DentalEZ (www.dentalez.com) has an innovative new operatory light that uses LED technology. DentalEZ EverLight™ (right) is a functional addition for any dental procedure, from dental hygiene to esthetic dentistry. This light saves 70% energy over halogen operatory lights. Operating with LED, similar to curing lights, the energy efficient light is very functional and ergonomic.Nine lighting options are available — three Kelvin color settings, daylight for excellent shade matching,
Dental operator chairs are not just movable ottomans. They need to support and aid the clinician. The circular or oval-shaped dental stools have given rise to newer, more comfortable units with saddle seats, active and passive backrests, and declined dynamic seating.
There are a plethora of different styles and fit for different sized clinicians. Two specific companies come to mind with ergonomically designed seating — Crown Custom (www.crownseating.com), and RPG Dental (www.rpgdental.com). Crown Custom, RPG, and DentalEZ have added armrests to their chairs.
Dental light cure systems also range in shape, size, and weight, depending on the manufacturer. Each unit should be personally evaluated prior to purchase to determine which weight balance works best for your team member.
Ultrasonic instruments are great for debridement, removing large areas of calculus, and subgingival scaling. Inserts now come with a variety of tip designs and are available in both non-swivel and swivel. The swivel inserts are more ergonomically functional because they only need fingertip movement to change the direction, not a twist of the wrist, hence eliminating some hand stress.
Hu-Friedy (www.hufriedy.com) Swivel Direct Flow® inserts offer great maneuverability and access. Discus Insight™ (www.discusdental.com) has both swivel and an LED light for optimal visualization, especially in the posterior regions of the oral cavity. Along with proper magnification, this insert has major advantages for ergonomics.Dental handpieces come in all shapes and sizes. There are several lightweight brands available, such as DentalEZ ProphyStar®3 (62 grams), and the Midwest RDH (three ounces or 85 grams). Finally, the tethering of the handpiece to the dental unit may be both cumbersome and add unintentional additional weight to the unit. Regardless if the tubing is coiled or straight, there is still “pull.”
Discus (www.discusdental.com) has an innovative product, the Zen (right). This is a cordless portable prophy unit, which affords complete portability from not only operatory to operatory, but for either right- or left-handed clinicians to use without the hassle of limited cord length. Based on the freedom, weight, and shape of their cordless LED curing lights, the Zen features a well-balanced handpiece to prevent hand fatigue and any undue pressure. It weighs a mere 94 grams, which is remarkably less than any other handpiece due to the increased weight the cord or tubing brings to the mix. The barrier and prophy angles are textured for easier control without grasping. A plus on the relaxation side, it sounds less like an ordinary slow speed. The Zen is lithium battery-operated, comes with a wireless rheostat foot petal, and is a great ergonomic addition to any operatory.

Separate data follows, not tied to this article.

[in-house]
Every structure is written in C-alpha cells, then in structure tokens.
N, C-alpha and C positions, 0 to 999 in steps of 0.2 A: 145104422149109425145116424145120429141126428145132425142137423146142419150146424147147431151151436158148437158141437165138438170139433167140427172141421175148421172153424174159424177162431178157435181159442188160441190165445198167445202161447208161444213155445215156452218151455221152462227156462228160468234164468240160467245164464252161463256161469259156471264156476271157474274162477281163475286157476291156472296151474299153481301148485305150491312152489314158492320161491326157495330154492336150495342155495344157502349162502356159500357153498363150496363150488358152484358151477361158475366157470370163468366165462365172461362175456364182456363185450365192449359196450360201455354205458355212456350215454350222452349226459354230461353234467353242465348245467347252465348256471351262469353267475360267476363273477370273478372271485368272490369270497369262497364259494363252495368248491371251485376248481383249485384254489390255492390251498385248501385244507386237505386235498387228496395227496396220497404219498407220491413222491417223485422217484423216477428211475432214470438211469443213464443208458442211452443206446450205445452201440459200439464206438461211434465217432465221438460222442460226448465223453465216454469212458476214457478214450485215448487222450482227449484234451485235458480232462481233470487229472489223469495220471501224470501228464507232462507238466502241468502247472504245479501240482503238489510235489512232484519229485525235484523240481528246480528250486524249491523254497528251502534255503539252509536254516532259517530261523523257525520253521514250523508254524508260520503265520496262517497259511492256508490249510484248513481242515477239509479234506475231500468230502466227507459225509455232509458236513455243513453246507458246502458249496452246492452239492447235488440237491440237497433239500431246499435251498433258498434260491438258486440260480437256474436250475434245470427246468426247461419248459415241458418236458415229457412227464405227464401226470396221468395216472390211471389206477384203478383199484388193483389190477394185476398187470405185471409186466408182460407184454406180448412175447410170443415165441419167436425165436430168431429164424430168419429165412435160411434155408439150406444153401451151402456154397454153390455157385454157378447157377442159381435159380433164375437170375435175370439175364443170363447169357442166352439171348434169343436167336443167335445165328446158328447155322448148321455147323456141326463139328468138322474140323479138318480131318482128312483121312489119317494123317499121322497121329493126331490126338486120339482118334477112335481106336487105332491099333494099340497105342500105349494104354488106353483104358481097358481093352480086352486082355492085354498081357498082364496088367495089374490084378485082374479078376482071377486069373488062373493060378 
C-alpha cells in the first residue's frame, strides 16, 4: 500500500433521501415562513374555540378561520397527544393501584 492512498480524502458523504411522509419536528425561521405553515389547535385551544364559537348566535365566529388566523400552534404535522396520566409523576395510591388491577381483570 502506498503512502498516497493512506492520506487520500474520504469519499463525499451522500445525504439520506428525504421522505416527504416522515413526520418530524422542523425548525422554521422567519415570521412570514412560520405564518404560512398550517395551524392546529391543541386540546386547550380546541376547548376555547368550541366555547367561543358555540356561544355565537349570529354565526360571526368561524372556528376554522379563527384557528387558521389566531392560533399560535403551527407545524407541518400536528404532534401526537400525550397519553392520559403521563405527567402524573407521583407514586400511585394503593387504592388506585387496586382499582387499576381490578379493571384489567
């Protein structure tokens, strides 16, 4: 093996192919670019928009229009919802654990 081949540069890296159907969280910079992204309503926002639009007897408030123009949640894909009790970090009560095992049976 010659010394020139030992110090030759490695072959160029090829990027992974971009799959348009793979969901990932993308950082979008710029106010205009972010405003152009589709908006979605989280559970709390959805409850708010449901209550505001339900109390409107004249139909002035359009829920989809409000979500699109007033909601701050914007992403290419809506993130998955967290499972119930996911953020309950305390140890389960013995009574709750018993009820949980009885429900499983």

Some might think recreating an existing dental office with more ergonomic friendly products may be costly, but the cost of losing an employee is much greater. Small steps may be taken to convert an office to a more user-friendly environment.
Decreasing work-related injuries and increasing the comfort of your practice for team members, especially the hygienist, will improve your bottom line. The hygienist is a valuable link to comprehensive dental care. Being aware of all the functional factors of body mechanics will elongate the entire team’s practice lives. Think about these components the next time your back screams at you.
Sheri B. Doniger, DDS, is a leading dental clinician, author, educator, and consultant who currently practices dentistry in Lincolnwood, Ill. Dr. Doniger has written numerous articles on topics ranging from periodontal disease to effective communications, and has presented many lectures with an ongoing focus on women in the dental industry.